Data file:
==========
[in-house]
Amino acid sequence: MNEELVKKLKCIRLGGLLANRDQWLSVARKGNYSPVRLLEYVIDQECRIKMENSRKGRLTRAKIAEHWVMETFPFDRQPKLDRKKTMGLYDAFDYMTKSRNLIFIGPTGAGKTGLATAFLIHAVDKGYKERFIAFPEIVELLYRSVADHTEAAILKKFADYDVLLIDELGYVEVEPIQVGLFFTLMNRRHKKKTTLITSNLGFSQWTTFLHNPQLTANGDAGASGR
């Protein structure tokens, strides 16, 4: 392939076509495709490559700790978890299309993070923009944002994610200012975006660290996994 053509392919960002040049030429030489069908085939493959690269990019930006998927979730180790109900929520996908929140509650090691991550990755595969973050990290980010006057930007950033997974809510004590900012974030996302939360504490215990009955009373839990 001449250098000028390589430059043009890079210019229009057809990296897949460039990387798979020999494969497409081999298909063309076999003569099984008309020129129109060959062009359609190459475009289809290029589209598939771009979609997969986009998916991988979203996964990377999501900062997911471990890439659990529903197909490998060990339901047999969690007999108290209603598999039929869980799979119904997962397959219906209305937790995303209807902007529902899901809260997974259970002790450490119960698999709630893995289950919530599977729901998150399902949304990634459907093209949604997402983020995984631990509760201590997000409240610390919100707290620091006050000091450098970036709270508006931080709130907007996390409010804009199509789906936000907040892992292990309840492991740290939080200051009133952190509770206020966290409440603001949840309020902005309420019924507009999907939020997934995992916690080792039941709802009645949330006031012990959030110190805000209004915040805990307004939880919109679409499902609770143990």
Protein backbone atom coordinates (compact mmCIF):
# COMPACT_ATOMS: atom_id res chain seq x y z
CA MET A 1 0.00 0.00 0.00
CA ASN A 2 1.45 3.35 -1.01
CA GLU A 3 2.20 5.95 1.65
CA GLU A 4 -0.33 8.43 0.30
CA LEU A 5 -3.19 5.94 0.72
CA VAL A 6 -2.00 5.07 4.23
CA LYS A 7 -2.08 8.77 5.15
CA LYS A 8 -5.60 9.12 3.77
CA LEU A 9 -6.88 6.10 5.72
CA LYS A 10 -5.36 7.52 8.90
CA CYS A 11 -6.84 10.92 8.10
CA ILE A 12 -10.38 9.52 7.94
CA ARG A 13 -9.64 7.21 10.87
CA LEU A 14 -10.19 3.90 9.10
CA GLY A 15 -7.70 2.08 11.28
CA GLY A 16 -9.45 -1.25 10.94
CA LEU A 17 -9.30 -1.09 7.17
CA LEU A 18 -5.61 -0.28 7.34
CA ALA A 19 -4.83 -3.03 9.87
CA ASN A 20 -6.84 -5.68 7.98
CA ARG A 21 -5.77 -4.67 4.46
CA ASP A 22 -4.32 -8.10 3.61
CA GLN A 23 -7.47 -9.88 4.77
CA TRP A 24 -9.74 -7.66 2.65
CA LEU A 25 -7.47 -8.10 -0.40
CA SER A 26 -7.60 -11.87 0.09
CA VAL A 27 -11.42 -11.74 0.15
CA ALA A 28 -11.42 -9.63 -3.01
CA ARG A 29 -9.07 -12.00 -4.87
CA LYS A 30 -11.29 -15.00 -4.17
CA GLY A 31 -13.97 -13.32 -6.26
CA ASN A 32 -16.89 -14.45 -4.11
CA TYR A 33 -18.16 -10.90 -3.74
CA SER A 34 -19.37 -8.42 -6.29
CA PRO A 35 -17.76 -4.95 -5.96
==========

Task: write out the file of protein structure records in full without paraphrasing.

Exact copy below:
[in-house]
Amino acid sequence: MNEELVKKLKCIRLGGLLANRDQWLSVARKGNYSPVRLLEYVIDQECRIKMENSRKGRLTRAKIAEHWVMETFPFDRQPKLDRKKTMGLYDAFDYMTKSRNLIFIGPTGAGKTGLATAFLIHAVDKGYKERFIAFPEIVELLYRSVADHTEAAILKKFADYDVLLIDELGYVEVEPIQVGLFFTLMNRRHKKKTTLITSNLGFSQWTTFLHNPQLTANGDAGASGR
């Protein structure tokens, strides 16, 4: 392939076509495709490559700790978890299309993070923009944002994610200012975006660290996994 053509392919960002040049030429030489069908085939493959690269990019930006998927979730180790109900929520996908929140509650090691991550990755595969973050990290980010006057930007950033997974809510004590900012974030996302939360504490215990009955009373839990 001449250098000028390589430059043009890079210019229009057809990296897949460039990387798979020999494969497409081999298909063309076999003569099984008309020129129109060959062009359609190459475009289809290029589209598939771009979609997969986009998916991988979203996964990377999501900062997911471990890439659990529903197909490998060990339901047999969690007999108290209603598999039929869980799979119904997962397959219906209305937790995303209807902007529902899901809260997974259970002790450490119960698999709630893995289950919530599977729901998150399902949304990634459907093209949604997402983020995984631990509760201590997000409240610390919100707290620091006050000091450098970036709270508006931080709130907007996390409010804009199509789906936000907040892992292990309840492991740290939080200051009133952190509770206020966290409440603001949840309020902005309420019924507009999907939020997934995992916690080792039941709802009645949330006031012990959030110190805000209004915040805990307004939880919109679409499902609770143990």
Protein backbone atom coordinates (compact mmCIF):
# COMPACT_ATOMS: atom_id res chain seq x y z
CA MET A 1 0.00 0.00 0.00
CA ASN A 2 1.45 3.35 -1.01
CA GLU A 3 2.20 5.95 1.65
CA GLU A 4 -0.33 8.43 0.30
CA LEU A 5 -3.19 5.94 0.72
CA VAL A 6 -2.00 5.07 4.23
CA LYS A 7 -2.08 8.77 5.15
CA LYS A 8 -5.60 9.12 3.77
CA LEU A 9 -6.88 6.10 5.72
CA LYS A 10 -5.36 7.52 8.90
CA CYS A 11 -6.84 10.92 8.10
CA ILE A 12 -10.38 9.52 7.94
CA ARG A 13 -9.64 7.21 10.87
CA LEU A 14 -10.19 3.90 9.10
CA GLY A 15 -7.70 2.08 11.28
CA GLY A 16 -9.45 -1.25 10.94
CA LEU A 17 -9.30 -1.09 7.17
CA LEU A 18 -5.61 -0.28 7.34
CA ALA A 19 -4.83 -3.03 9.87
CA ASN A 20 -6.84 -5.68 7.98
CA ARG A 21 -5.77 -4.67 4.46
CA ASP A 22 -4.32 -8.10 3.61
CA GLN A 23 -7.47 -9.88 4.77
CA TRP A 24 -9.74 -7.66 2.65
CA LEU A 25 -7.47 -8.10 -0.40
CA SER A 26 -7.60 -11.87 0.09
CA VAL A 27 -11.42 -11.74 0.15
CA ALA A 28 -11.42 -9.63 -3.01
CA ARG A 29 -9.07 -12.00 -4.87
CA LYS A 30 -11.29 -15.00 -4.17
CA GLY A 31 -13.97 -13.32 -6.26
CA ASN A 32 -16.89 -14.45 -4.11
CA TYR A 33 -18.16 -10.90 -3.74
CA SER A 34 -19.37 -8.42 -6.29
CA PRO A 35 -17.76 -4.95 -5.96